If the Quabbin is an “accidental wilderness” what do we call Hetch Hetchy? A wilderness submerged? Hetch Hetchy is often offered as the key example of a major schism in American conservation between the idea of wilderness and the idea of wise use. In the case of Hetch Hetchy, John Muir and his newly minted Sierra Club represented the wilderness advocates and Gifford Pinchot, first chief of the US Forest Service, led the charge for a wise use policy. In the end, Pinchot and wise use won out and the valley was dammed. However, at Mount Holyoke, a number of speakers pointed out that while there were no towns and villages in the Hetch Hetchy valley, there was an active Native American population who camped and hunted there. Their displacement, for the creation of a reservoir that would serve San Francisco, like the displacement that occurred around the Quabbin project, resonates with a long history of displacement and dislocation related to flooding.

However, this flooding imagery is not just a part of our past, it is also a vivid part of our future.  As we face a swiftly warming planet, one of the most powerful images of climate change is the flooding of our coastal cities as illustrated in movies like An Inconvenient Truth. Neither displacement or flooding are new themes in our culture. Indeed, Kelpie Wilson, in an article published on Orion Magazine’s website, reminds us that “nearly every culture surveyed has myths of a cataclysmic flood.” Wilson suggests that in these ancient and diverse cultural myths we may find powerful tools to respond to the flooding we see around us today. He writes, “the most transfixing narratives in present-day culture are those that build on old familiar stories—Plato’s Atlantis, for instance; or Noah’s flood.” In these flood narratives, across cultures, the rising waters are caused by some human action that has upset the gods.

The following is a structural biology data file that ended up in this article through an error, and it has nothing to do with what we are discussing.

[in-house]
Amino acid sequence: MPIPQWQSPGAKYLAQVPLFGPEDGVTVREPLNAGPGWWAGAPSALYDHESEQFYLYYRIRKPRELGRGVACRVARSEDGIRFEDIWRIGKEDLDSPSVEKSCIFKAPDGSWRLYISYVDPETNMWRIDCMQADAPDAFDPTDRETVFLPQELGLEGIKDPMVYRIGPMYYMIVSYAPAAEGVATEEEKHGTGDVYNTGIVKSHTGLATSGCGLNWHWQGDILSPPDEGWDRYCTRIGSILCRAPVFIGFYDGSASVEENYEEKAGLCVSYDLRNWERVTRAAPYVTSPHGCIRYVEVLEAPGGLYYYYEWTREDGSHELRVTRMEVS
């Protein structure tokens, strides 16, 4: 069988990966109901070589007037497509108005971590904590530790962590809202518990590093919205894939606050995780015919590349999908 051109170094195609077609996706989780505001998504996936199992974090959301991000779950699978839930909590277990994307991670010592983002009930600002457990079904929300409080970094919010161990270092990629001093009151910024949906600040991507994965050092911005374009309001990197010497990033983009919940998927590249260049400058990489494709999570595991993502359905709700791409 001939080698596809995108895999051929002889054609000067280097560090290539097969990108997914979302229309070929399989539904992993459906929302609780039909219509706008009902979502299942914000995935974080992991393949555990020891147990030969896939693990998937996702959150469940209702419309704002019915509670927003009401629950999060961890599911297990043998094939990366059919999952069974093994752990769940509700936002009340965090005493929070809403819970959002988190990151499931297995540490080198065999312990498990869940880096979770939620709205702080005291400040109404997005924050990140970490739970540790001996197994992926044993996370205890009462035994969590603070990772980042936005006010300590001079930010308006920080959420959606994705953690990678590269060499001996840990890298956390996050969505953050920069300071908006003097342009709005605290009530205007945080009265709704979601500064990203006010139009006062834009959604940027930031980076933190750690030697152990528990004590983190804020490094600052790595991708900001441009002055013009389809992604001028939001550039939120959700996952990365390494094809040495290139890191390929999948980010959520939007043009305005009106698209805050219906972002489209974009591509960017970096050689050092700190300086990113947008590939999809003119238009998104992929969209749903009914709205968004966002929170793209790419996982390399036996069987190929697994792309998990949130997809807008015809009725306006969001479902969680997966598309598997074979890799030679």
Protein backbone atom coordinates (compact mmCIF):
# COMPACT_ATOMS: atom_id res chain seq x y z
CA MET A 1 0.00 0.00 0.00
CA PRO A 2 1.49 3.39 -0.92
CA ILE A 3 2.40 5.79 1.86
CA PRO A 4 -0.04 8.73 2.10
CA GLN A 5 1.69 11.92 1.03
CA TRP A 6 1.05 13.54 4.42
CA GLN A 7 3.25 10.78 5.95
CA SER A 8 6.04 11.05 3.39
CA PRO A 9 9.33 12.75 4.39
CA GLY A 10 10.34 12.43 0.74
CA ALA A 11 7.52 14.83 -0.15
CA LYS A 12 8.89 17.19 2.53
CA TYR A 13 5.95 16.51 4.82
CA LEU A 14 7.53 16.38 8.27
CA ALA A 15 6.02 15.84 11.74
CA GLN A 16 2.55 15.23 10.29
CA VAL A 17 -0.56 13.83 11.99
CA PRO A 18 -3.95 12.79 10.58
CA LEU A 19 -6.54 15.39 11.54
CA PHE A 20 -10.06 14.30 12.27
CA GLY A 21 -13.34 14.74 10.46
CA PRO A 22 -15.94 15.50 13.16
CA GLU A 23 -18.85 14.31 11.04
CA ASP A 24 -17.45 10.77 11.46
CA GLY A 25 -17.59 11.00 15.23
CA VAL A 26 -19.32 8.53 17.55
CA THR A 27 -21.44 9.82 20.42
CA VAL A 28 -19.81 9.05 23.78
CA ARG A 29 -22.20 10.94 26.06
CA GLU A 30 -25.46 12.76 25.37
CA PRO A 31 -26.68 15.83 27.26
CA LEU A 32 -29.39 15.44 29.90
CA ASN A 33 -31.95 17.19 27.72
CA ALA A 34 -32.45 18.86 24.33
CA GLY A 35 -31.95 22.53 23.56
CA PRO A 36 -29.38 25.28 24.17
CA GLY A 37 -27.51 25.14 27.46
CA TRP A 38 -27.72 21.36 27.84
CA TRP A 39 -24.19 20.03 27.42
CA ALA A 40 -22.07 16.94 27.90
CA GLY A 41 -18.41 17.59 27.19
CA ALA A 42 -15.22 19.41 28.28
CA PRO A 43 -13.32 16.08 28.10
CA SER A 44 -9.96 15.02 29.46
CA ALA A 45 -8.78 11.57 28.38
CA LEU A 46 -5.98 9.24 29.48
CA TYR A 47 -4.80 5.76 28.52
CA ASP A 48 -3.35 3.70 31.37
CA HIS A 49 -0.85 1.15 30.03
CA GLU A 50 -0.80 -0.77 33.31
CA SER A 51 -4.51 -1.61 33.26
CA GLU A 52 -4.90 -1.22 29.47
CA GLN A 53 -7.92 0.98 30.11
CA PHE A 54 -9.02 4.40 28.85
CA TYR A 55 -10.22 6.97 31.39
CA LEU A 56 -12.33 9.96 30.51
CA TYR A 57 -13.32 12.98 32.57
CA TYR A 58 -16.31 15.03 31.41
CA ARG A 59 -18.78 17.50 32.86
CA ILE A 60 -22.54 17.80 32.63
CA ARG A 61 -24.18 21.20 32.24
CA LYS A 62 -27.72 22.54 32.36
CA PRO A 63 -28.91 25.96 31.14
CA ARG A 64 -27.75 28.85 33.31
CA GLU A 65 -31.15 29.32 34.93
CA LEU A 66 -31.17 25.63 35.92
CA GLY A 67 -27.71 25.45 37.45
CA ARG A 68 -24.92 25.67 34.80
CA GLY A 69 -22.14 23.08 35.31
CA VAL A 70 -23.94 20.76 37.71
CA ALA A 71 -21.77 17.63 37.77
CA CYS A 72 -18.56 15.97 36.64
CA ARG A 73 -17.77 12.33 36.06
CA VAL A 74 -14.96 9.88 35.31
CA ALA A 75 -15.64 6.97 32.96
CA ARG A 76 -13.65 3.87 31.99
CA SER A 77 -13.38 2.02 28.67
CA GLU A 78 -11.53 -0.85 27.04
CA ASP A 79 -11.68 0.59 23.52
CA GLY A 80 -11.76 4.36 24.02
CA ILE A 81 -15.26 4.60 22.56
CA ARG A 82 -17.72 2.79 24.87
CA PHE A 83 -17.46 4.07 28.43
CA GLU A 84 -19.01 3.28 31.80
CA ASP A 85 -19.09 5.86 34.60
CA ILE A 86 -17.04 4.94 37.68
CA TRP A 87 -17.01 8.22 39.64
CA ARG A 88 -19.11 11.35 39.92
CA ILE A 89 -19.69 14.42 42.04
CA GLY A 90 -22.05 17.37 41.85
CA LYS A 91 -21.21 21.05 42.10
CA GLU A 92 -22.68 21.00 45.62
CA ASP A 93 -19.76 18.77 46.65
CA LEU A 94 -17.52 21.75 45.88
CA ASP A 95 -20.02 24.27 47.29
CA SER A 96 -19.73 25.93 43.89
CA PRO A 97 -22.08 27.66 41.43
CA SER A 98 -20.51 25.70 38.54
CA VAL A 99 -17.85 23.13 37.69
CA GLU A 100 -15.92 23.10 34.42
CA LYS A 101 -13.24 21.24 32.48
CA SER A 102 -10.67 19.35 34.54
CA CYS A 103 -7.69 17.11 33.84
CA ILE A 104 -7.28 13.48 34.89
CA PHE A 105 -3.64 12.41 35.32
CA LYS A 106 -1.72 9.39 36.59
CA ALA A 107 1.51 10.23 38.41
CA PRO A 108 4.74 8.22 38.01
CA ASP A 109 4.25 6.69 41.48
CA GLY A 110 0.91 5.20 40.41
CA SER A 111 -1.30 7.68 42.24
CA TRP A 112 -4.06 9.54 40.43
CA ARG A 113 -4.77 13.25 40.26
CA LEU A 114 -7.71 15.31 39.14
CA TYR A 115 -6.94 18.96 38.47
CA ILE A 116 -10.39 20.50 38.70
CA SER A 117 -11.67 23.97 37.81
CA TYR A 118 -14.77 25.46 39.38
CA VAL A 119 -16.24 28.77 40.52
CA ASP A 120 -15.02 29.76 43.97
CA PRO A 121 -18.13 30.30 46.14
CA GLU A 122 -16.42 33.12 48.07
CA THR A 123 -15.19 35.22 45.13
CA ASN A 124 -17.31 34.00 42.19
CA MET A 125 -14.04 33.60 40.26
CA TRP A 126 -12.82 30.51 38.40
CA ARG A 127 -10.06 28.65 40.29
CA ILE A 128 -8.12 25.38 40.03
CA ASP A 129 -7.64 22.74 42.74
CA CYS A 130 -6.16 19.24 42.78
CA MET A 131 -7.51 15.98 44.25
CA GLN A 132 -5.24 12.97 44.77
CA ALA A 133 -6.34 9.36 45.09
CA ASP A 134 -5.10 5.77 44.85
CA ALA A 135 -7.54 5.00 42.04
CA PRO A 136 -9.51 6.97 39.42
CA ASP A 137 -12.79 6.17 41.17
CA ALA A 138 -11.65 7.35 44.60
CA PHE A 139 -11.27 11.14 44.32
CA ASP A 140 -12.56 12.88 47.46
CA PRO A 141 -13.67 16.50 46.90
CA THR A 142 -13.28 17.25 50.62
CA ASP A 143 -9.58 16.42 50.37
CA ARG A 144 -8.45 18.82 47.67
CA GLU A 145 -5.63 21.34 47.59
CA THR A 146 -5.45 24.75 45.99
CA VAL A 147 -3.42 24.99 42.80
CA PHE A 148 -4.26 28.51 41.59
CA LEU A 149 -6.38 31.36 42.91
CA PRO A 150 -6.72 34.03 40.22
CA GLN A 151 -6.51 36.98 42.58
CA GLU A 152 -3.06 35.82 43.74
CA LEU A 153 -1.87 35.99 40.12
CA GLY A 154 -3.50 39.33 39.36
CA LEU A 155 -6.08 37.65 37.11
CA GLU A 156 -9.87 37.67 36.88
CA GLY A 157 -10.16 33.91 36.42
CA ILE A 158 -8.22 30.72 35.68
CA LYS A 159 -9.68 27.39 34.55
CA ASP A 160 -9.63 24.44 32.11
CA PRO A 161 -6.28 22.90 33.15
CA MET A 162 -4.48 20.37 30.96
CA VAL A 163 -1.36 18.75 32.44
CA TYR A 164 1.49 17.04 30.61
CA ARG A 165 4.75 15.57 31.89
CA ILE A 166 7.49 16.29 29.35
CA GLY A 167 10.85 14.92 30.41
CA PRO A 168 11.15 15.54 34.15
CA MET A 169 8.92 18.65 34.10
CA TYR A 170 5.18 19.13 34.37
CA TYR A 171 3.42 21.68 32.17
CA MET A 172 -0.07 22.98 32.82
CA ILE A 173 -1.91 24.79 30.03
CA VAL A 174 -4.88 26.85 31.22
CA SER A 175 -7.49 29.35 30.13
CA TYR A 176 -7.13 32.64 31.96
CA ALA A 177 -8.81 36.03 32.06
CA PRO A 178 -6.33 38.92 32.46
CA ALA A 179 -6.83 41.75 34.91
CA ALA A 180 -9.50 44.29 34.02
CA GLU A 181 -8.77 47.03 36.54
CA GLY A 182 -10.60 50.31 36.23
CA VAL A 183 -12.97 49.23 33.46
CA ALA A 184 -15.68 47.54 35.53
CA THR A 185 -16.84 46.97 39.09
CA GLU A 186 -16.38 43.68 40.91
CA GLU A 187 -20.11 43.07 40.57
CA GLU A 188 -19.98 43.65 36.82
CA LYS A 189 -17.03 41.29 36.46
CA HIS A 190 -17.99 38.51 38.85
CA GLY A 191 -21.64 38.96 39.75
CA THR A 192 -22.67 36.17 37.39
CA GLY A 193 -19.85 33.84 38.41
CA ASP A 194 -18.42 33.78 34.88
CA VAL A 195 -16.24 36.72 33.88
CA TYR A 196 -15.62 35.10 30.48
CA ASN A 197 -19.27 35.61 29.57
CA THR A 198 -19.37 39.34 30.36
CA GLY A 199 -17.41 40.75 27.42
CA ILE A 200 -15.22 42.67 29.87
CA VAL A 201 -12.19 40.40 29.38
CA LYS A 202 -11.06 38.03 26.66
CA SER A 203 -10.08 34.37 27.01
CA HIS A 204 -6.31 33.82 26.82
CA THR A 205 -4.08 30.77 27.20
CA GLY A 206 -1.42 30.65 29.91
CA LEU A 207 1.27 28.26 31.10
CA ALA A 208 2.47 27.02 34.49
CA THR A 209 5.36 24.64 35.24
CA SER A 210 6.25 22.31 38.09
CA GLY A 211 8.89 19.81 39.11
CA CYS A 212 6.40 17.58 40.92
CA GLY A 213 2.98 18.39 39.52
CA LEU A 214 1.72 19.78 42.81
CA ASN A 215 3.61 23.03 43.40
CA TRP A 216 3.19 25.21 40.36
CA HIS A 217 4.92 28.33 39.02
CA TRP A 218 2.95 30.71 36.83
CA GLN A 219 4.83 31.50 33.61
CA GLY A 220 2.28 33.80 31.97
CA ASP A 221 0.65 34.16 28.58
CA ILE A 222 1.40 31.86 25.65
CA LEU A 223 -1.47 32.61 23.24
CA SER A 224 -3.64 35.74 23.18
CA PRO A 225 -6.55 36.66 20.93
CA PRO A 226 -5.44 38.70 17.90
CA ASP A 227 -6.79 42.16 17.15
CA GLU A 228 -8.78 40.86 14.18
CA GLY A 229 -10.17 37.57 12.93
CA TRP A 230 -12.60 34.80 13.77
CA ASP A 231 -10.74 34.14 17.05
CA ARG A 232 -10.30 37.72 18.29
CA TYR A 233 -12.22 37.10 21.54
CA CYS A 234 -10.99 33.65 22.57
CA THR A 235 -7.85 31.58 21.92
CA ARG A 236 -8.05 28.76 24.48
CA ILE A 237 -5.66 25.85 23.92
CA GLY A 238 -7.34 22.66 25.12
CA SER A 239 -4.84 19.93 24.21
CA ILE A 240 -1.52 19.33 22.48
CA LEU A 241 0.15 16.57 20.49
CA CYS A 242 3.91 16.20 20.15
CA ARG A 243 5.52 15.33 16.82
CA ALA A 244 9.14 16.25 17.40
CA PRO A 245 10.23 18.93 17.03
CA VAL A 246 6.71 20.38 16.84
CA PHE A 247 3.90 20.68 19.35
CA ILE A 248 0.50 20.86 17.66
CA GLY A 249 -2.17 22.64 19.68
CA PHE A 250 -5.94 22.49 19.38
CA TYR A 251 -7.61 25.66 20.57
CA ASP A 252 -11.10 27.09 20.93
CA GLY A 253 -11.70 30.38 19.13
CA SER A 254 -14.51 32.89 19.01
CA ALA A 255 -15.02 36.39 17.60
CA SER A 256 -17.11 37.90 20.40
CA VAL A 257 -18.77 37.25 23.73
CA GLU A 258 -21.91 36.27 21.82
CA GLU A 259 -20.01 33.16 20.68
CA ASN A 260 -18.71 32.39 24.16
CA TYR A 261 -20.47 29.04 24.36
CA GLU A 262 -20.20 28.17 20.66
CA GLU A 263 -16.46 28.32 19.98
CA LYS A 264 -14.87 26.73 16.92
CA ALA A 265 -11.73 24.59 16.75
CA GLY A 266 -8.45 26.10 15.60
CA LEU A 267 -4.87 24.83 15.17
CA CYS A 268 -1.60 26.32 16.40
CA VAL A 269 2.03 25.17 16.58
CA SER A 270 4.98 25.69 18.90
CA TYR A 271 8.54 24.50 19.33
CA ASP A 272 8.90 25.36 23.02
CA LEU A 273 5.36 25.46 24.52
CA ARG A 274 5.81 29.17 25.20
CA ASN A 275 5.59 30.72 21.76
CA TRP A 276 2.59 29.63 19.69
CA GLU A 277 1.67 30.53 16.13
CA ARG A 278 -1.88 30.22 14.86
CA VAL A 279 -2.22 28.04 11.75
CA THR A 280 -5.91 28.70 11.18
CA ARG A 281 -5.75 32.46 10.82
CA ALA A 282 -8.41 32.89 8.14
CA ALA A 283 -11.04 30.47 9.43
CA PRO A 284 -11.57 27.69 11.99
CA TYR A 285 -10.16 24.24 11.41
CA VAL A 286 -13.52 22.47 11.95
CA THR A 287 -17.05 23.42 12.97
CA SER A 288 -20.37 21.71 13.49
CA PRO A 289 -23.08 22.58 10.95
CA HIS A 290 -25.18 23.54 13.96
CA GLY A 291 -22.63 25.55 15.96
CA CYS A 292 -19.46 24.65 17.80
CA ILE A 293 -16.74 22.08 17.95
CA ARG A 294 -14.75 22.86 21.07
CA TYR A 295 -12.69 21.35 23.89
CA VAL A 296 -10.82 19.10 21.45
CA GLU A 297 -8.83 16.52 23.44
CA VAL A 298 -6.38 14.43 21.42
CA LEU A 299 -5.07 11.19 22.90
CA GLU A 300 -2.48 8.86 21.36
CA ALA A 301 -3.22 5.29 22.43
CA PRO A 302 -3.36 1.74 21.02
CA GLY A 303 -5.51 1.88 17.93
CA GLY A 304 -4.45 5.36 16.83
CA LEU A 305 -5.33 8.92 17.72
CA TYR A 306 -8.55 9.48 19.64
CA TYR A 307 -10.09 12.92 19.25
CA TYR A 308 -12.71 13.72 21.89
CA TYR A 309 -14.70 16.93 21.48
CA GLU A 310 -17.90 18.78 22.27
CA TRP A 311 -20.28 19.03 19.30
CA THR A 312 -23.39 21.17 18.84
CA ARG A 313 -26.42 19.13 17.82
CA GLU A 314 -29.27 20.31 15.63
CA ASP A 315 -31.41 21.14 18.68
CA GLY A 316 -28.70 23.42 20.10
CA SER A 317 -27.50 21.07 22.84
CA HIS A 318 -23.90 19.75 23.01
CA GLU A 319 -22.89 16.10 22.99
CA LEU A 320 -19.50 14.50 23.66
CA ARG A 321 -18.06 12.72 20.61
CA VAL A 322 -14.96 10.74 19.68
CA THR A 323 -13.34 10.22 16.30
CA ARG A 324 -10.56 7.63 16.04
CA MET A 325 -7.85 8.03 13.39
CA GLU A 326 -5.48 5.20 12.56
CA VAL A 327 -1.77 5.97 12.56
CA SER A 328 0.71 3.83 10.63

Built into these narratives then, is the idea that our action have profound consequences for our earth’s systems, related to both land and water. Wilson points out that “The logos of our science tells us that human behavior is a primary cause of today’s climate chaos; but we have as yet no mythos that allows us to take it to heart and to admit our guilt. And we will never act to save ourselves until we do.” Wilson argues that we need new stories, and new interpretations of these old stories, that draw on the resonances of these myths and our current situation. In essence, we need storytellers as much as we need scientists, because our current climate crisis is not just a problem of the mind, but also one of the heart.

While we may find some important resonance in the mythology of flooding for our current time, what that mythology ignores is the role of social factors like race, class, and power in situations like the Quabin, Hetch Hetchy, and of course Hurricane Katrina. In flooding, as in war, the history book are written by the victors, or in this case, the flooder. Too often, the voices and stories of the people who get displaced by flooding are forgotten or never heard. We hear the triumphalist narrative of taming nature, or providing clean water for Boston or San Francisco, but we don’t hear about what was lost to achieve that.

Part of this untold history of flooding is a history of struggle against flooding. A prime example of this is happening right now in India and too few people know about it. A few years ago I went to a presentation and slide show being given my my friend Mike Levien. He had just spent the last year traveling through India with the Save the Narmada movement (Narmada Bachao Andolan, or NBA). His presentation focused on the grassroots resistance to the Sardar Sarovar dam which along with other dams built in the last 60 years has already displaced an estimated 50 million people. The increadible author and activish, Arundhati Roy, has written extensively about this struggle: